The following information provides only a basic description of each event. Please consult 2011 & 2012 High School Technology Activities, National TSA Conference Competitive Events Guide (on CD) for detailed specifications and rules regarding each event.
Technology Student Assocation
High School Competitive Events OverviewAnimatronics Participants (one team per chapter, one entry per team) demonstrate knowledge of mechanical and control systems by designing, fabricating and controlling an animatronics device that will communicate,
entertain, inform, demonstrate and/or illustrate a topic, idea, subject or concept. Sound, lights and a surrounding environment must accompany the device.Architectural Model Participants (one individual or team per chapter, one entry per individual or team) develop a
set of architectural plans and related materials for an annual architectural design challenge and construct an architectural model to accurately depict the design.Biotechnology Design Participants (three teams per state) select a contemporary biotechnology problem that relates to the current year’s published area of focus and demonstrate understanding of it through documented research, the development of a solution, a display, and an effective multimedia presentation. If appropriate, a model or prototype of the solution may be included in the display. Participants may choose to recreate or simulate
research that previously has been performed within the scientific community.
The biotechnology area of focus for 2011 is Genetic Engineering.
The biotechnology area of focus for 2012 is Pharmaceutical/Agricultural Chemicals.Career Comparisons Participants (one individual per chapter) thoroughly research various technology-related careers that are associated with one of the following technology areas: Biotechnology, Communications, Energy and Power, Engineering, Manufacturing, Medical Technology, Technology Education Teaching, Transportation, or Construction. After documenting the research, each student submits a cover letter and resume for the selected career and completes a formal job application. Semifinalists participate in an on-site mock interview.Chapter Team (Written and Oral) Participants (one team of six members per chapter) take a written parliamentary procedures test in order to proceed to the semifinals. Semifinalist teams perform an opening ceremony, dispose of three items of business, and perform a closing ceremony within a specified time period.Computer-Aided Design (CAD) 2D, Architecture Participants (two individuals per state) create representations, such as foundation and/or floor plans, and/or elevation drawings, and/or details of architectural ornamentation or cabinetry. Students may be expected to animate a presentation of their entry.Computer-Aided Design (CAD) 3D, Engineering Participants (two individuals per state) create 3D computer model(s) of an engineering or machine object, such as a machine part, tool, device, or manufactured product. Students may be expected to animate a portion of their model.Construction Renovation Participants (three teams per state) develop a set of presentation boards to include plans,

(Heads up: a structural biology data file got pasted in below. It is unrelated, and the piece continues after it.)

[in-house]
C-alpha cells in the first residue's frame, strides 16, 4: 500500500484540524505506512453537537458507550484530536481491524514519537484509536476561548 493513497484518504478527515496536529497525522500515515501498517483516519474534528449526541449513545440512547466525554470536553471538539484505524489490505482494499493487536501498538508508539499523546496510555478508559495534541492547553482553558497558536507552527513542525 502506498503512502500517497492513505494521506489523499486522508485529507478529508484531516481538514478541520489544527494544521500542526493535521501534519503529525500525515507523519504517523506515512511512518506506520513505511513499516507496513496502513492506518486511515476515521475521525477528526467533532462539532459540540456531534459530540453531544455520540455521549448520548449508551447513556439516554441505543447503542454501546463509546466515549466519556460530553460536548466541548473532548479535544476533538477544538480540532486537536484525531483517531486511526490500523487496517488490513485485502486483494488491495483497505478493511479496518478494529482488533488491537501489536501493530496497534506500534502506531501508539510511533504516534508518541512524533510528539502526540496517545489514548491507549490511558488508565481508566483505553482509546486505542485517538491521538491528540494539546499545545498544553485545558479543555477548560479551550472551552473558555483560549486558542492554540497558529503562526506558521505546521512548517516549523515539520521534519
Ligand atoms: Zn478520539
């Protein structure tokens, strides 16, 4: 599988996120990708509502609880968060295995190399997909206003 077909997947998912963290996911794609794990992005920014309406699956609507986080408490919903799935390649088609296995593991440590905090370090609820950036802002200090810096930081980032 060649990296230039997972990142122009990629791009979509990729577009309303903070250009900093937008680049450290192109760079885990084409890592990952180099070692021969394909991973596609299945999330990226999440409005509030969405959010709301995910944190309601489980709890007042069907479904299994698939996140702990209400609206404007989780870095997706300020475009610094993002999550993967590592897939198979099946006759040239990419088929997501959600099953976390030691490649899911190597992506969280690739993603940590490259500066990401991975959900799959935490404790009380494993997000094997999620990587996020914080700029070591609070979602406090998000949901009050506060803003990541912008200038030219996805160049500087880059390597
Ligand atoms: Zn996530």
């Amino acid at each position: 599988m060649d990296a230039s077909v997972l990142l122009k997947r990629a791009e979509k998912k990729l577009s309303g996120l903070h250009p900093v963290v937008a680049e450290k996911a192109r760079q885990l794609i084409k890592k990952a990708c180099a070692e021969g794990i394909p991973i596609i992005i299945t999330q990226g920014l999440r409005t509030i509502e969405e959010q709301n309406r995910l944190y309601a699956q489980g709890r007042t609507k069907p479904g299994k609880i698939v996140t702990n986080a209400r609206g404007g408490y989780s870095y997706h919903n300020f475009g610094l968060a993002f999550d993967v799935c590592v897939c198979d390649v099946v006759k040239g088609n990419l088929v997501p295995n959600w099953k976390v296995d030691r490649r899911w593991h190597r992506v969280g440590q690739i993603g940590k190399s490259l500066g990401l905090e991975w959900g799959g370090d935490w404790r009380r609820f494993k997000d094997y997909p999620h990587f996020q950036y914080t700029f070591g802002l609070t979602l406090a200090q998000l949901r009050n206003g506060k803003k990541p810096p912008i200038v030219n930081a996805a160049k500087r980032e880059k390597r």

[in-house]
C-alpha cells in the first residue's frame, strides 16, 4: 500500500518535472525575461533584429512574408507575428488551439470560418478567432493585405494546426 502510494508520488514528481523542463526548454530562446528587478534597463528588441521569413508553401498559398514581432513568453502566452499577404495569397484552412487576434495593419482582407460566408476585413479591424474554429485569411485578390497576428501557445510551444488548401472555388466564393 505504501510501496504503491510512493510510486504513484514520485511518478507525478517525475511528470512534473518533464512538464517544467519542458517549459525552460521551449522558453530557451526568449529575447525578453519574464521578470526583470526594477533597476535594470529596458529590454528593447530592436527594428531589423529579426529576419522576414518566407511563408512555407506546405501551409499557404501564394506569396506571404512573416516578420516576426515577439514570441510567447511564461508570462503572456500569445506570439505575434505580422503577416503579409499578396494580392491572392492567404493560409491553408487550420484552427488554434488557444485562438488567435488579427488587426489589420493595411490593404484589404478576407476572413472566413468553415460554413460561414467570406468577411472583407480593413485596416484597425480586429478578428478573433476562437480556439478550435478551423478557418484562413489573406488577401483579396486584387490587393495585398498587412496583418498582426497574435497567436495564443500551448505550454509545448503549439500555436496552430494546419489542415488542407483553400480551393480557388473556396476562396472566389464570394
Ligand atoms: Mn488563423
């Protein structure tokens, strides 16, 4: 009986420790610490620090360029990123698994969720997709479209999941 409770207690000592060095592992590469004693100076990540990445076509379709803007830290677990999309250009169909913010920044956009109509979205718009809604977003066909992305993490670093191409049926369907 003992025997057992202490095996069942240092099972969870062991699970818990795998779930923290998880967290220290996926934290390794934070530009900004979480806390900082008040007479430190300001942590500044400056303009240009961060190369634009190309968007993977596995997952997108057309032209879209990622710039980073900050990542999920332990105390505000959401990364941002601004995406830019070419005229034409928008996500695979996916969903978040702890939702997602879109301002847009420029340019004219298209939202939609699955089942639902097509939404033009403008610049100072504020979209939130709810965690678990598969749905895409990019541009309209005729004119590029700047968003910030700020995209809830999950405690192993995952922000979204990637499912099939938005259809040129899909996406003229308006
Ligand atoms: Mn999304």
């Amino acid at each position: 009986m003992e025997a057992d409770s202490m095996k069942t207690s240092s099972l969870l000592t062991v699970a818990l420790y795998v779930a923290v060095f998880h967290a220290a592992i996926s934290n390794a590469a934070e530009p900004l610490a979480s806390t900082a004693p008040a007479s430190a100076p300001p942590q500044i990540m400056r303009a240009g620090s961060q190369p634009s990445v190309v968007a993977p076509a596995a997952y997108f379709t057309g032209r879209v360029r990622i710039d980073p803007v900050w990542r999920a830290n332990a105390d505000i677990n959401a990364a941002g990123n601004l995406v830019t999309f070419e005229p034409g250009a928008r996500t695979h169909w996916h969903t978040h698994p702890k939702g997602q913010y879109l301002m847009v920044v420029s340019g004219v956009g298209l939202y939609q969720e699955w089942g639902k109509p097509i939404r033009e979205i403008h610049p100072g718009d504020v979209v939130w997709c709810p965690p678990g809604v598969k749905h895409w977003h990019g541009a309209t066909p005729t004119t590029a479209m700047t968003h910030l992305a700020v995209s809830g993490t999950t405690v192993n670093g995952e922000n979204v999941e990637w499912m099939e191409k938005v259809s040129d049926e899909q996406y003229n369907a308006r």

illustrations and finishes for a specified space. The solution must include all applicable construction systems.Debating Technological Issues Participants (three teams of two members per state) debate against a team/s from another chapter in order to advance to the semifinals. The teams are instructed on site to take either the pro or con side of a topic that is designated annually.Desktop Publishing Participants (one individual per state, one entry per individual) develop a notebook that includes a tri-fold pamphlet, a three-column newsletter, and a poster. All participants (not just semifinalists) then